Home Economy John Hay’s potential to be unlocked by SC ruling — investment secretary

John Hay’s potential to be unlocked by SC ruling — investment secretary

CAMP JOHN HAY

FREDERICK D. GO, Special Assistant to the President for Investment and Economic Affairs said a Supreme Court (SC) decision resolving a dispute between the Bases Conversion and Development Authority (BCDA) and lessee, CJH Development Corp. holds the potential to open up the John Hay Special Economic Zone (SEZ) to investors.

“This development will enable the government to unleash the full potential of the John Hay SEZ and spur inclusive economic opportunities for northern Luzon,” Mr. Go said in a statement Thursday.

“We invite private sector partners to look into John Hay as an ideal investment hub in the northern region for commerce, eco-tourism, and leisure,” he added.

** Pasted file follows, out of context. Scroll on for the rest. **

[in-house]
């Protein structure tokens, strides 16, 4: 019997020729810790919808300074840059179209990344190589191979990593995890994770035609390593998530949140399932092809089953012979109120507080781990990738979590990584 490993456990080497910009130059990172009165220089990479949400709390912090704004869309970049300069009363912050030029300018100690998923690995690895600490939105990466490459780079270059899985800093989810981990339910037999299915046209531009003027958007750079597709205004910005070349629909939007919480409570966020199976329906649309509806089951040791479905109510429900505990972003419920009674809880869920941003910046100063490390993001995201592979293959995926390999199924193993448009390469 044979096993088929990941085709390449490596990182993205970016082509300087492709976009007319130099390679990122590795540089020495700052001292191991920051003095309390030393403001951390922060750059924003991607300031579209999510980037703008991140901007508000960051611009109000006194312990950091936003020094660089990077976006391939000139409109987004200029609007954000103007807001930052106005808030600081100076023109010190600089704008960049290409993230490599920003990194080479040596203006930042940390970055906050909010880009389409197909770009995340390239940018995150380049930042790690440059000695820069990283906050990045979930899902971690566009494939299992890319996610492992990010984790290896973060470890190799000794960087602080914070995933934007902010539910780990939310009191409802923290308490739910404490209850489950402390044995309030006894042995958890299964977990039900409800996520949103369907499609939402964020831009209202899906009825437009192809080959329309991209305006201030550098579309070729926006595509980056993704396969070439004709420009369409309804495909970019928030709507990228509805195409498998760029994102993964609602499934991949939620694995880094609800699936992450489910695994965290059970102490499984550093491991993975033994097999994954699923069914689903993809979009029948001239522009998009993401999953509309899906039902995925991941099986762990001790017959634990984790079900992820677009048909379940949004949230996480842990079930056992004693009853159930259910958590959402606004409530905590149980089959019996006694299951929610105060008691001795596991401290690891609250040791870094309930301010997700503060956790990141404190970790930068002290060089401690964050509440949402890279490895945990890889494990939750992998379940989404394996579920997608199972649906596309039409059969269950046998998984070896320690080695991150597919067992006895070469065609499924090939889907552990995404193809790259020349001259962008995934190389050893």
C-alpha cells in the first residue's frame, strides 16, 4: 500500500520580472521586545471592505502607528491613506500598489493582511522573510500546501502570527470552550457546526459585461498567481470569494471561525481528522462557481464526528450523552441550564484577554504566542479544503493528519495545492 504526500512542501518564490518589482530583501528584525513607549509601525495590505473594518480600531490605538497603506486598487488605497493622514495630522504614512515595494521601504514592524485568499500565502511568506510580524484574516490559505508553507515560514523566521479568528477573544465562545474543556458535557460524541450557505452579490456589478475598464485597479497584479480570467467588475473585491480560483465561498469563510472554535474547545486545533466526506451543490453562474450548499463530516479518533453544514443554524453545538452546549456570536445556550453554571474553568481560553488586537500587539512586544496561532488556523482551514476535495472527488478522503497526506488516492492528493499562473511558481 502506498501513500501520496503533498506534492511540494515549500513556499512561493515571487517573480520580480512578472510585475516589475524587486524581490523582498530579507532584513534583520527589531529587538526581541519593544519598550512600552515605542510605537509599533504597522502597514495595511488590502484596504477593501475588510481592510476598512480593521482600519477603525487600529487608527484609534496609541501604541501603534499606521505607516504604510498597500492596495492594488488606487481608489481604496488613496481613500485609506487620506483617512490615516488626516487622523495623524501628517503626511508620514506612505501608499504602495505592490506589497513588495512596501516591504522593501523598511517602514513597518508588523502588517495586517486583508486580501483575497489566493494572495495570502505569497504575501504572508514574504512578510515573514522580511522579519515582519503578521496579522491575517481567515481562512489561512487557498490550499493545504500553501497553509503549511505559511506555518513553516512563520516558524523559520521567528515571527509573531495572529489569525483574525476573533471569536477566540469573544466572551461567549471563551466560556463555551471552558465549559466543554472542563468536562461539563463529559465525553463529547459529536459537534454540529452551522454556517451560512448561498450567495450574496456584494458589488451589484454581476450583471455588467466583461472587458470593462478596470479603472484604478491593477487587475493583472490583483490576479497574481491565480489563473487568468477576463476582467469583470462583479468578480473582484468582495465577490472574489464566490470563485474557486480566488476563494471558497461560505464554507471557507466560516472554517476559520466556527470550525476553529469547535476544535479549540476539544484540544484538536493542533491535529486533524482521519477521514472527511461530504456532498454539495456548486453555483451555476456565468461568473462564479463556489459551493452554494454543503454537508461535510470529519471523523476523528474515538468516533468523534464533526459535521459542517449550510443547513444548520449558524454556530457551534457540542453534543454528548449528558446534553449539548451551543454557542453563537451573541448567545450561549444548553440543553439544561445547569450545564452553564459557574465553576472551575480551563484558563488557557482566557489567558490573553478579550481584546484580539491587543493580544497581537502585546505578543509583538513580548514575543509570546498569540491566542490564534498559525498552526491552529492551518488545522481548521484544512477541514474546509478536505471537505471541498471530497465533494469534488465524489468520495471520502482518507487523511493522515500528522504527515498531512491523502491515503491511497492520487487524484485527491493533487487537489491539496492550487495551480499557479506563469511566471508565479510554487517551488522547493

He said that this development will help in realizing the Marcos administration’s goal of promoting investment “by utilizing and fully supporting ecozones, consequently bringing in strategic industries and promoting growth outside Metro Manila.”

The SC said on April 10 that it had upheld an arbitral ruling ordering CJH Development to vacate John Hay.

The SC, through Justice Japar B. Dimaampao, upheld the decision of the Philippine Dispute Resolution Center, Inc. (PDRCI), which found that CJH Development and BCDA breached their obligations under their agreement.

The decision ordered both parties to revert to their original positions prior to the execution of the agreement, as far as practicable.

In particular, CJH Development was ordered to return the leased property with the improvements to BCDA, with the BCDA to refund the rent paid by CJH Development worth P1.42 billion.

On Monday, Executive Secretary Lucas P. Bersamin also welcomed the decision and said: “The BCDA will meet with stakeholders to map out the next plan of action following the ruling of the High Court.”

In a previous statement, the BCDA said that the decision will allow it to recover the 247-hectare property in the former Camp John Hay, a former rest and recreation center for US forces based in the Philippines. — Justine Irish D. Tabile

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